Rocks - Quartz Porphyry
A quartz porphyry is an acidic igneous rock containing phenocrysts of quartz crystals set in a medium or fine grained matrix such as microgranite or microgranodiorite. Feldspar microphenocrysts may also be present. At the Drmadoon sill on Arran, the phenocrysts (large white crystals) are mostly composed of both quartz and feldspar.
There are several quartz porphyry sills on Arran of Tertiary age. The most famous being Drumadoon Sill. Intruded into Triassic red marls and siltstones, and displaying excellent columnar-jointing, this 30m tall sill contains phenocrysts of quartz as well as plagioclase and alkali feldspar.
A striking feature of the Drumadoon Sill is the mixing of two quite different igneous rock types. The thick quartz-feldspar porphyry sill, an acid intrusion with a compsition similar to granite, has picked up some blocks of dolerite as the former was intruded. Dolerite is a basic rock, similar to basalt in composition. This mixing of two rock types can be easily seen in blocks lying on the foreshore at Drumadoon (as shown on right).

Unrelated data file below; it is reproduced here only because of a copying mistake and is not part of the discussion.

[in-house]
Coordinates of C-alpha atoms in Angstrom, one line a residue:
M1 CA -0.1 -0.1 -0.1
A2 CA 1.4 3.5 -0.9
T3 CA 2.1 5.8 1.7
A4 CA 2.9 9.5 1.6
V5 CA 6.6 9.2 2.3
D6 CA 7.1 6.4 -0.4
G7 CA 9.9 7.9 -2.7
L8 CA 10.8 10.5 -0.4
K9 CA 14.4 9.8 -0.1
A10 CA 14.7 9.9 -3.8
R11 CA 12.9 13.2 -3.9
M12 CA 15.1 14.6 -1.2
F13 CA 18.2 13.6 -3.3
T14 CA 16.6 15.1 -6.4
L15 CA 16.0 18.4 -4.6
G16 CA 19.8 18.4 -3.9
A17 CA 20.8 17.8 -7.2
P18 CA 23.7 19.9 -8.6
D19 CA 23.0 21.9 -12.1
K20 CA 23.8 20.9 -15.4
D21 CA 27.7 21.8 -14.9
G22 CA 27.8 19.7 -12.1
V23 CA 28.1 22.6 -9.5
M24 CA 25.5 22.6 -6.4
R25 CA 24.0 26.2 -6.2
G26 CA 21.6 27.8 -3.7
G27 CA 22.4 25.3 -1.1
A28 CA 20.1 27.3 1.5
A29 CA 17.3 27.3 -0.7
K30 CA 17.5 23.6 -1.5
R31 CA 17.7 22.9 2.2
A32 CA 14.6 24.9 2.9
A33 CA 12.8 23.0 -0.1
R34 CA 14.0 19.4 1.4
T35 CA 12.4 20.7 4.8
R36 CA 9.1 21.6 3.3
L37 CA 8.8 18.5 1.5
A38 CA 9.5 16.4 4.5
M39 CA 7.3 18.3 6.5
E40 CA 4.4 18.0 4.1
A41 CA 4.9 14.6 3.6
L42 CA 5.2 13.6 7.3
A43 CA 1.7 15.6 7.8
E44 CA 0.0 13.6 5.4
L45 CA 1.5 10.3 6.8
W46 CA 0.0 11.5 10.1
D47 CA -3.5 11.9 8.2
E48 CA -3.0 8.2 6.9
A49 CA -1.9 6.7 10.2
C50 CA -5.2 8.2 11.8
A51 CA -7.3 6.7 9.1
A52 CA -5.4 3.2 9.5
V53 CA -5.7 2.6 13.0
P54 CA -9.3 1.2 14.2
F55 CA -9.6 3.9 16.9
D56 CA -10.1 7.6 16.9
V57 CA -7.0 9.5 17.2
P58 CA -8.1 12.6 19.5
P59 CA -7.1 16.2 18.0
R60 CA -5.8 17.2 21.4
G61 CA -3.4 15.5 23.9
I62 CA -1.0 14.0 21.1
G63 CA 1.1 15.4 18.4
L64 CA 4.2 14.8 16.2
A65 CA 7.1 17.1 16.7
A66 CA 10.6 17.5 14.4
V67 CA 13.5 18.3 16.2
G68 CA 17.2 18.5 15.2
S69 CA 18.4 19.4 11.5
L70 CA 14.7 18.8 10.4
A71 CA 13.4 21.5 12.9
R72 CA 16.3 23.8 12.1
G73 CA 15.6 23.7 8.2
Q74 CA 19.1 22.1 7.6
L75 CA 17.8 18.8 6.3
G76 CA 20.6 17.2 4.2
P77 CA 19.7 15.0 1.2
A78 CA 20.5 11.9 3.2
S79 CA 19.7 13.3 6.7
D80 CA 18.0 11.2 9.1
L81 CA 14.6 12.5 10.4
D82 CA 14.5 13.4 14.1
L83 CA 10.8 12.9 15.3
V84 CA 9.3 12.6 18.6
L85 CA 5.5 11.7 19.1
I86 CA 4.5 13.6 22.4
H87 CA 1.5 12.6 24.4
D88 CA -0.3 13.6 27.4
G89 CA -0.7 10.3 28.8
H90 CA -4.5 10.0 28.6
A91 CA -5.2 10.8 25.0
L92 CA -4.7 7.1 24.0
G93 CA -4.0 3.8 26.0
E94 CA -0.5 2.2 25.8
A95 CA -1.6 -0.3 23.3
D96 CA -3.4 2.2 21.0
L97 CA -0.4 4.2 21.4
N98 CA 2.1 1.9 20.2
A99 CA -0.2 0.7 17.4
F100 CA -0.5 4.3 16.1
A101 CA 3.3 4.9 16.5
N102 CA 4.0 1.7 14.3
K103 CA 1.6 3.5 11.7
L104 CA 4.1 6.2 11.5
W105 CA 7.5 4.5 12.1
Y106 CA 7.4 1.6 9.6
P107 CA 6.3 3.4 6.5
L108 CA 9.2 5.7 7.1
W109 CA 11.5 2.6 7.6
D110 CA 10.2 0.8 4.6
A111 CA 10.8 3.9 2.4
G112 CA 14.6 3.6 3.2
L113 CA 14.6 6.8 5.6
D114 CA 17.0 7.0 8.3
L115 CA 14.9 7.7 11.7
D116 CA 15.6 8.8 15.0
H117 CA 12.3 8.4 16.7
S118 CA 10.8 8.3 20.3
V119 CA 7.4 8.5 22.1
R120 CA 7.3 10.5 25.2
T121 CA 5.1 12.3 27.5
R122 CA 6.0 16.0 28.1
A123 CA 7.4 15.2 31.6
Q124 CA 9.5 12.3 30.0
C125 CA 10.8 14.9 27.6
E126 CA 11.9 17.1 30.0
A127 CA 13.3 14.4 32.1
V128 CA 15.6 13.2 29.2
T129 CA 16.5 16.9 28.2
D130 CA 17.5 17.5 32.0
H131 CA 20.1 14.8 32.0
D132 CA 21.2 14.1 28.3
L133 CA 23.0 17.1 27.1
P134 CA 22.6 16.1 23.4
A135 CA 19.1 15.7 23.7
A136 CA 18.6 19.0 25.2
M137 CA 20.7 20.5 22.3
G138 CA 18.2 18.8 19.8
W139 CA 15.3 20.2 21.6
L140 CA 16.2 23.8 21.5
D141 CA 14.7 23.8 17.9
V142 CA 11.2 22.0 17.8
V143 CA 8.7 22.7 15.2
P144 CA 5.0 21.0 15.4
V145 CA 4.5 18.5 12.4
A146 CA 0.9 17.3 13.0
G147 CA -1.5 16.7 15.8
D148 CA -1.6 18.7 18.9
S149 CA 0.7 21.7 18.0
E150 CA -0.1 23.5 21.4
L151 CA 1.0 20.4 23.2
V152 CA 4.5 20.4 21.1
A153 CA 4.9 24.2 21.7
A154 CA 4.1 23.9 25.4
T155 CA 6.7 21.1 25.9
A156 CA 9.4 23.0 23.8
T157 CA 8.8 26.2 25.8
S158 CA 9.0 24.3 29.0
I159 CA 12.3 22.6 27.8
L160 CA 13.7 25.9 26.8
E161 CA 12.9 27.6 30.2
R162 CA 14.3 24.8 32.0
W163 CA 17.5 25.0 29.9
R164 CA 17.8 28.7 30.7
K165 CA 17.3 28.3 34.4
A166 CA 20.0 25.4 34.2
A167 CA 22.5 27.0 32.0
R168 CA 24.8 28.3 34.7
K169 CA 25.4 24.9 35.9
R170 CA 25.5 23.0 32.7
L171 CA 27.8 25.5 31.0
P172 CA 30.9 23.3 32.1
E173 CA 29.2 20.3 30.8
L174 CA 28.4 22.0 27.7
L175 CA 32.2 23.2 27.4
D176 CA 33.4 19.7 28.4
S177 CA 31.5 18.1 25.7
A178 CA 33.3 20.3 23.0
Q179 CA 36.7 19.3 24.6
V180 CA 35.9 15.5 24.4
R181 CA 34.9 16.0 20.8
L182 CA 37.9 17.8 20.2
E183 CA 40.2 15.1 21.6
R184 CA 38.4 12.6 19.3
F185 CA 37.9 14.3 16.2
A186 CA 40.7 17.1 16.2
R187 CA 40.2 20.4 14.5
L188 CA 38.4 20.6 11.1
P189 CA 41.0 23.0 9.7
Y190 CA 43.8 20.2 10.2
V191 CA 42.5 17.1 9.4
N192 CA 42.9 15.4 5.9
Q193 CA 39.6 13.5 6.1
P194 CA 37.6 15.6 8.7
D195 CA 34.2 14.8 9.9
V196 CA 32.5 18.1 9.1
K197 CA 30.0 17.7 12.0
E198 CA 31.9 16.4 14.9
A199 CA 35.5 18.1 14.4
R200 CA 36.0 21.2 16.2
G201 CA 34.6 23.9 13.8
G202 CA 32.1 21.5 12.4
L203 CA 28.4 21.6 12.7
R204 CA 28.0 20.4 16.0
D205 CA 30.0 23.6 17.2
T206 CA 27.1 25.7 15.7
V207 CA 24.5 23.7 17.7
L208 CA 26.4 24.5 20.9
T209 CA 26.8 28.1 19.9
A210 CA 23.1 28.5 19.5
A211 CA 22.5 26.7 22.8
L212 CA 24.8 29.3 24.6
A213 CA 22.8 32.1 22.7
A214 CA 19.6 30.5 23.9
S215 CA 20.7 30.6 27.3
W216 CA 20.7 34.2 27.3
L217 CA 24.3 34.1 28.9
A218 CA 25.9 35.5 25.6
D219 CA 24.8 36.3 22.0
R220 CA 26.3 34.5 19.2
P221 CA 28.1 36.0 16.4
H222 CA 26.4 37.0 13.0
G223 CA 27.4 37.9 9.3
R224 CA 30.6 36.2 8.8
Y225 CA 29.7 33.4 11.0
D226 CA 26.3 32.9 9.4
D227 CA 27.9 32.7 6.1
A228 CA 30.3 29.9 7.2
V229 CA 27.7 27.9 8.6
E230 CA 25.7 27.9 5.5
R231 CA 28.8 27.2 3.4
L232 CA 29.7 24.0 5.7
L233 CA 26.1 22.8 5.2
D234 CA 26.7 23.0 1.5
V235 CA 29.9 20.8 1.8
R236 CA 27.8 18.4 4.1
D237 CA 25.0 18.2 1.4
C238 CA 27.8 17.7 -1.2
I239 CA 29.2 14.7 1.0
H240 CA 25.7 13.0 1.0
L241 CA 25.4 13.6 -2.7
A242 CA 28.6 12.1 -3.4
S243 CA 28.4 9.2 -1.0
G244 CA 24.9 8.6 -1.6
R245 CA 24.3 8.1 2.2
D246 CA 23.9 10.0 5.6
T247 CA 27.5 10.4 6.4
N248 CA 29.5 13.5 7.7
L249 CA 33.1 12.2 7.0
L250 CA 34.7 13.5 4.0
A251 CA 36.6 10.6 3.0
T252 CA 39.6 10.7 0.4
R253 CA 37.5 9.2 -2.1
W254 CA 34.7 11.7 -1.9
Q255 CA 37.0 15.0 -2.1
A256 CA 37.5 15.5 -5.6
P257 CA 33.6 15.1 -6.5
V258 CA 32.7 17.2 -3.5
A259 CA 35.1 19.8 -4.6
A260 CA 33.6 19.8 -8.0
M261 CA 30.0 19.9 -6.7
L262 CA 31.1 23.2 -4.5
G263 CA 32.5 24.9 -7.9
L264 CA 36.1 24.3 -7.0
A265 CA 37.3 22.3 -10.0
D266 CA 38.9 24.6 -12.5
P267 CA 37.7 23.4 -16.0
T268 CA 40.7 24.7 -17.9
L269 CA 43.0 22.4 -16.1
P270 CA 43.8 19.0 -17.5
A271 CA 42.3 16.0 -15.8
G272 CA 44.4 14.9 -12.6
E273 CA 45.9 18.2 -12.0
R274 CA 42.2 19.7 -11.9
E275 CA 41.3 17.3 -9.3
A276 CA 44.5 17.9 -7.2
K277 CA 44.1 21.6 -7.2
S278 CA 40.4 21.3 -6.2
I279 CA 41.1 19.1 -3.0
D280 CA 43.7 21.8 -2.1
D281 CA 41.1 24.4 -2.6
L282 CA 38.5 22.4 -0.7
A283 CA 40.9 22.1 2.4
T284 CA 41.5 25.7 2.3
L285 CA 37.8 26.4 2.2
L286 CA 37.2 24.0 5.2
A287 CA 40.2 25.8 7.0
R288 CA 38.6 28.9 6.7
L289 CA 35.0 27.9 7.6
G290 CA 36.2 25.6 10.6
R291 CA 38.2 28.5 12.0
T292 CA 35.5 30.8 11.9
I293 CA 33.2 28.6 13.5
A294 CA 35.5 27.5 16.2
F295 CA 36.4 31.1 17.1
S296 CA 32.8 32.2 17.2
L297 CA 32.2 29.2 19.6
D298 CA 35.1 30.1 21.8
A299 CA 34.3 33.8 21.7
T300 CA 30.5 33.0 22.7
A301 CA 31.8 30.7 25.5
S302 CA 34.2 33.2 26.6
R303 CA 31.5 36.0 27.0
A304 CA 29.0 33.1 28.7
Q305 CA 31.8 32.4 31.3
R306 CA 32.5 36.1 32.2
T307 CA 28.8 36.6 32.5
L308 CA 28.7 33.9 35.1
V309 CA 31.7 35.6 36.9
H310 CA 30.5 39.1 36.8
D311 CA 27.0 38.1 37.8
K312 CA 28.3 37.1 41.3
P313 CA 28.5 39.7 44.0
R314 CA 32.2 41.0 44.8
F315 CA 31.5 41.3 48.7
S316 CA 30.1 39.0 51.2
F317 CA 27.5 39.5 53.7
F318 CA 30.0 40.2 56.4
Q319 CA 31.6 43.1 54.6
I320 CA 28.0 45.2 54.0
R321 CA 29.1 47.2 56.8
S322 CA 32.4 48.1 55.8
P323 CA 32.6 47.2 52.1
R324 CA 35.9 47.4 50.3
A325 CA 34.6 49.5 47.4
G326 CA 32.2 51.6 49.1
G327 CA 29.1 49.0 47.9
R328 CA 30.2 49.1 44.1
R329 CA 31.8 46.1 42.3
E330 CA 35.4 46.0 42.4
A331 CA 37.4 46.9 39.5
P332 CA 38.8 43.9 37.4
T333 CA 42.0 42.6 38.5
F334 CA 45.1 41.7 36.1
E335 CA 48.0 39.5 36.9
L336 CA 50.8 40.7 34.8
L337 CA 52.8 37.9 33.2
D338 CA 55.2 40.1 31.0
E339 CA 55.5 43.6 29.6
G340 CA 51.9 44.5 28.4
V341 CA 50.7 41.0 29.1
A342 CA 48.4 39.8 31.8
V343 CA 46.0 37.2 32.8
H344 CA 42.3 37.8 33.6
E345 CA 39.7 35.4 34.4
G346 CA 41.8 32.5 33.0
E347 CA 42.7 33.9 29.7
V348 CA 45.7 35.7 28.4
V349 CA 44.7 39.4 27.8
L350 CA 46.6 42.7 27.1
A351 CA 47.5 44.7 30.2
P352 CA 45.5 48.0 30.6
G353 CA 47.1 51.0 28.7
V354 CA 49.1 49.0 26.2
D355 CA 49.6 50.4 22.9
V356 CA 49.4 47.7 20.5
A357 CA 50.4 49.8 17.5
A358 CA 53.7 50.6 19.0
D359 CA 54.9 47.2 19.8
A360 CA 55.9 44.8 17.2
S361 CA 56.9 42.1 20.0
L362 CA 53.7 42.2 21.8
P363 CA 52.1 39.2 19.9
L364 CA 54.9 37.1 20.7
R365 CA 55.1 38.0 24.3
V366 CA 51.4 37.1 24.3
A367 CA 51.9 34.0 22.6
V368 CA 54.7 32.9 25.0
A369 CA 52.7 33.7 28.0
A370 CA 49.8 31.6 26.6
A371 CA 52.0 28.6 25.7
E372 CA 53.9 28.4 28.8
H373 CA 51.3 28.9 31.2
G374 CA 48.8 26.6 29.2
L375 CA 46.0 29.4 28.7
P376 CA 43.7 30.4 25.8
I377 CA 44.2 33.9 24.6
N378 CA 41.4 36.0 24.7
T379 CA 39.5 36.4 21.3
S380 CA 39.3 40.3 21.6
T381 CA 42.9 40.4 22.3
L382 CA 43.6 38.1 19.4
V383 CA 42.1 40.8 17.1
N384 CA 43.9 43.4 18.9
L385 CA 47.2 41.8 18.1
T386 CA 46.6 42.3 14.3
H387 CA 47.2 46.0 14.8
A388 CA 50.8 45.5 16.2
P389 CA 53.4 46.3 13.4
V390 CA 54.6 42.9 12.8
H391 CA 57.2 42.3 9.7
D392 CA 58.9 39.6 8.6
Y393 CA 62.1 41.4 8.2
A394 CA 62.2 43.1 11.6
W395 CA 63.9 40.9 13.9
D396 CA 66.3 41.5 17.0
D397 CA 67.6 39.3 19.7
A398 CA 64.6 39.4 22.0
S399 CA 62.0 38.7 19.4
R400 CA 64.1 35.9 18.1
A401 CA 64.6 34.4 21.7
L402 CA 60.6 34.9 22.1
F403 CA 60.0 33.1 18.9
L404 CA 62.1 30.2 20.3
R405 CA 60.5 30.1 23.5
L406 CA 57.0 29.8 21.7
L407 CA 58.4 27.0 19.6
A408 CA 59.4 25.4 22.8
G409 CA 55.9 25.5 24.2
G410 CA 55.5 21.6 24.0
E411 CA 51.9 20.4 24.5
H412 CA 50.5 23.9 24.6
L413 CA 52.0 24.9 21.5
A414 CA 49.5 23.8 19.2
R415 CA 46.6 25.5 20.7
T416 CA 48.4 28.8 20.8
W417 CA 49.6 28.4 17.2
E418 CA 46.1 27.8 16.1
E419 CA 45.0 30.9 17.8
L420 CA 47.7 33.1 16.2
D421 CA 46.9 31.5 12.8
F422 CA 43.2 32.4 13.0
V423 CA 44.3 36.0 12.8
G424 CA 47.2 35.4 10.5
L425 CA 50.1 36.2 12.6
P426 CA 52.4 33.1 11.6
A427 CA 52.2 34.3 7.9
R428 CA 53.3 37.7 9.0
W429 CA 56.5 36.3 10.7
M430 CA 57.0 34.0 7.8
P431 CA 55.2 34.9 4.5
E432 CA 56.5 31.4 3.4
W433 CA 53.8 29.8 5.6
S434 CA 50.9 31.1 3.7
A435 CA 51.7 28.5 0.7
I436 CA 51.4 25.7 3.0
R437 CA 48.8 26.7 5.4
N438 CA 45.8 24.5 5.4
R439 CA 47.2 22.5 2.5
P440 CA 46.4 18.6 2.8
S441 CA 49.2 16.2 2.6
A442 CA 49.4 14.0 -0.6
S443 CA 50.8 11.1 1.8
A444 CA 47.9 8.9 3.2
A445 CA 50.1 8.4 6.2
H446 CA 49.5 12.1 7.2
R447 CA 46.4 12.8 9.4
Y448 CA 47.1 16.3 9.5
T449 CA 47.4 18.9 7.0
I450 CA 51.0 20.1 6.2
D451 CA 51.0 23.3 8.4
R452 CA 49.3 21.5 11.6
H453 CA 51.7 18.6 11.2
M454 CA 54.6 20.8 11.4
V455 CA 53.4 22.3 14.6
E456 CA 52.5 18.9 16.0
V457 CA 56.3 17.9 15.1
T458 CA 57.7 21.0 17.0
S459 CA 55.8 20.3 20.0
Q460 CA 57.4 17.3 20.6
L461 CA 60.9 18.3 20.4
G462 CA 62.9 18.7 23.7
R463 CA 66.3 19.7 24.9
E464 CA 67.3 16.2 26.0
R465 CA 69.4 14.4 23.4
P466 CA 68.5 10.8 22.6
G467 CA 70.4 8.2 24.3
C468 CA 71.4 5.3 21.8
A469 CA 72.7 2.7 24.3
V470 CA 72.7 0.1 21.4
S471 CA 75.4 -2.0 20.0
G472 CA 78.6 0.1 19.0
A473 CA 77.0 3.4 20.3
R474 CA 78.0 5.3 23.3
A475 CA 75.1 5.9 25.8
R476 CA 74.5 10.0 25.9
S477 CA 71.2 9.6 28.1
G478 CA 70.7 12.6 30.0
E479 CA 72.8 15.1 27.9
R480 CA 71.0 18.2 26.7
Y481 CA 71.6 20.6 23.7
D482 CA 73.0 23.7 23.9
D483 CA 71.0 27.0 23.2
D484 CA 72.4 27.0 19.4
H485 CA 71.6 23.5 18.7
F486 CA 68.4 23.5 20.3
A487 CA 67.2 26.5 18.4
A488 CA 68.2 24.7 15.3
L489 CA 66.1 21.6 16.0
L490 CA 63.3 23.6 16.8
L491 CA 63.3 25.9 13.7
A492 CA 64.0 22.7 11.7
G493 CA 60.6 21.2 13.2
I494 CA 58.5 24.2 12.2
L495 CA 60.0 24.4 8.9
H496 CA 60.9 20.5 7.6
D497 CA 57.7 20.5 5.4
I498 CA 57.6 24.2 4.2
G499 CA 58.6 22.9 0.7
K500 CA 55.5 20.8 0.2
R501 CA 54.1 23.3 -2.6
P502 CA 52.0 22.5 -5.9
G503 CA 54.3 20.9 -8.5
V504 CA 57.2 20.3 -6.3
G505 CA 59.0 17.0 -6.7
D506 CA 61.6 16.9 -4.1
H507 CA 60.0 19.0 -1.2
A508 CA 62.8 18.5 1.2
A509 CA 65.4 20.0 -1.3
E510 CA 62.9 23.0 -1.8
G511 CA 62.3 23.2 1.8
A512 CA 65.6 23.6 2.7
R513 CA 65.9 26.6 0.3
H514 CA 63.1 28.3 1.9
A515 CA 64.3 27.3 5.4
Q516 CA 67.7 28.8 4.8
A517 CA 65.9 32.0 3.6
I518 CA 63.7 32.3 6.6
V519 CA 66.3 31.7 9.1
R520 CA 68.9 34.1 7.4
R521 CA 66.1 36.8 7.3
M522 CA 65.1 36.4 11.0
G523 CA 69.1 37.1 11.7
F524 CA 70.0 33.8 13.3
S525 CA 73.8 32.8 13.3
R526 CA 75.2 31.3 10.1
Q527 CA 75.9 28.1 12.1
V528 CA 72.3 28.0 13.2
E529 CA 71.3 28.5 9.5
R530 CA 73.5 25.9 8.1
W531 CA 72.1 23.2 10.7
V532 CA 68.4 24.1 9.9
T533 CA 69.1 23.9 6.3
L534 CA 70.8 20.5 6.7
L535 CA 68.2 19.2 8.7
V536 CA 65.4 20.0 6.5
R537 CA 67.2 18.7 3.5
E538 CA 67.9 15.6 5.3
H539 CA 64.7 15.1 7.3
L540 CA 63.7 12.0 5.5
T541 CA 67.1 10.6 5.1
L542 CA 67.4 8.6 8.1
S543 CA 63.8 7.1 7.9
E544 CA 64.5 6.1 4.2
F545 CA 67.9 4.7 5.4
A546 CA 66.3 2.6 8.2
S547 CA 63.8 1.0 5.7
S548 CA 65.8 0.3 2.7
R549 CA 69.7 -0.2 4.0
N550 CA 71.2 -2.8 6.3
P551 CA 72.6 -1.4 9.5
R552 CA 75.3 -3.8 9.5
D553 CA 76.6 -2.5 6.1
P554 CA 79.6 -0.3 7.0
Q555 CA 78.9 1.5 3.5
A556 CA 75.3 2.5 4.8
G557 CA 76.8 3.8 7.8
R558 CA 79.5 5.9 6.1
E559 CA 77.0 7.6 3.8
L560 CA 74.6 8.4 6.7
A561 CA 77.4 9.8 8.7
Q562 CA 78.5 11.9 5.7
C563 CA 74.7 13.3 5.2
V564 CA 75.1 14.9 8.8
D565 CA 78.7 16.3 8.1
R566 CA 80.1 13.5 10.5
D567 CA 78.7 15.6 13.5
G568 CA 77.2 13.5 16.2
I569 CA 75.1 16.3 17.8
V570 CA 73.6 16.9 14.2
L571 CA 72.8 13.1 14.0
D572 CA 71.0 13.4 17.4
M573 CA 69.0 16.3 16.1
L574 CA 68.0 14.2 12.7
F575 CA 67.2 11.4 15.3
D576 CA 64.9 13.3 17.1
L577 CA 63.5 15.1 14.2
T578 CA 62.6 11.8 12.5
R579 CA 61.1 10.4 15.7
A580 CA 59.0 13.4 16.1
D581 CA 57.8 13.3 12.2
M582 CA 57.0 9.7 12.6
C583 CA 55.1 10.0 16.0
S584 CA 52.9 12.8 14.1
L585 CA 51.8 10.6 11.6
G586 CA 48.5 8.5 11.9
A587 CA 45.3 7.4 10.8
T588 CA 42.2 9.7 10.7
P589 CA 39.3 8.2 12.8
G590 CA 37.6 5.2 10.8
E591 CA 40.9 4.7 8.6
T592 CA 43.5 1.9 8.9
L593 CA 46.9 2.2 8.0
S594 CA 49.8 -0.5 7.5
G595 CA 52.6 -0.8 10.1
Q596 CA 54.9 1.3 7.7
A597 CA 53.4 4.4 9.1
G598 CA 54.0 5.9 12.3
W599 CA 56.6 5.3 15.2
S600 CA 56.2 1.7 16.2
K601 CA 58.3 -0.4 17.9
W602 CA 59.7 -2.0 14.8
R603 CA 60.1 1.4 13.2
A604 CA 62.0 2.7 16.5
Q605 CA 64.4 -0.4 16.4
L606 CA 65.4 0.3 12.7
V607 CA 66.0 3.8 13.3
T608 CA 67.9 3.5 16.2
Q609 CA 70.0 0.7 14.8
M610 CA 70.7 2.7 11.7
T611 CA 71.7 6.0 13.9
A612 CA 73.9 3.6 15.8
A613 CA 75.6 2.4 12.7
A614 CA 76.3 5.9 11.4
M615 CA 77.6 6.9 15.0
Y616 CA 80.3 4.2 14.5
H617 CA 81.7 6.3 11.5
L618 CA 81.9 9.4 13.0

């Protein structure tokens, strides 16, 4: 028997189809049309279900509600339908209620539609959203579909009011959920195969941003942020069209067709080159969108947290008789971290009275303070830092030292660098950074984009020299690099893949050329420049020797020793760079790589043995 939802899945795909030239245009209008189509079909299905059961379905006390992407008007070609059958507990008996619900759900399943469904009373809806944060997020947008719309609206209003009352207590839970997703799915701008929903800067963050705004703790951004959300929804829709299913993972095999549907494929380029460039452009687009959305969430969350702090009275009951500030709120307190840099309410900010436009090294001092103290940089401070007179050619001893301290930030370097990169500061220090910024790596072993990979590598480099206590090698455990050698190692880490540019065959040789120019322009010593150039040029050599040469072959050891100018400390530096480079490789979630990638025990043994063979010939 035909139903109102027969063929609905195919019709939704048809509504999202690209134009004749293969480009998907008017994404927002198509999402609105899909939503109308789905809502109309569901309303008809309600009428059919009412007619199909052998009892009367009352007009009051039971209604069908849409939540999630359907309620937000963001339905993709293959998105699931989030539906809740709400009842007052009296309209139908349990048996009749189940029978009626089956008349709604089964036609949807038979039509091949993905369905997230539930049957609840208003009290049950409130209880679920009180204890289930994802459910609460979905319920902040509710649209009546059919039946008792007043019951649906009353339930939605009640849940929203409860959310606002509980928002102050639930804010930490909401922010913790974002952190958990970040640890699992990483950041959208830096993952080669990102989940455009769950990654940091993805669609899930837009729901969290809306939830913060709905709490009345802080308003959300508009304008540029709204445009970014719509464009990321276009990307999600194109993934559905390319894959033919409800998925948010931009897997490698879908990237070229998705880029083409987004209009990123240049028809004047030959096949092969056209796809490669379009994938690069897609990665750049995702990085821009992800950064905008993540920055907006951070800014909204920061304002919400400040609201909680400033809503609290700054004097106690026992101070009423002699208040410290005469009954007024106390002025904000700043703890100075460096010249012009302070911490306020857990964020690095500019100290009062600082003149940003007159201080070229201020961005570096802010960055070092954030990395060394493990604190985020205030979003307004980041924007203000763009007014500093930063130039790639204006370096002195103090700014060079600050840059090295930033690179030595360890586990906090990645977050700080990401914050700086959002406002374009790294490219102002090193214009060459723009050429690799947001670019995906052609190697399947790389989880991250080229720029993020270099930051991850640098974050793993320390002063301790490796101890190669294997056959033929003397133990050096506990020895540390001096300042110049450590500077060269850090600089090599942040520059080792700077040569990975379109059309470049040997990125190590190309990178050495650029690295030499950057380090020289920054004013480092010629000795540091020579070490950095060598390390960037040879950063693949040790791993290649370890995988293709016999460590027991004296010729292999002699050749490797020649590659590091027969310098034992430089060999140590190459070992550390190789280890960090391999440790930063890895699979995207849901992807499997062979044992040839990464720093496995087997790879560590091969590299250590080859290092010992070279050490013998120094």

Other quartz porphyries include sills at Bennan Head and Brown Head, as well as the prominent hill known as Dun Dubh in the Corrygills district, which is vertical plug-like intrusion.
|INDEXES REFERENCES ACKNOWLEDGEMENTS|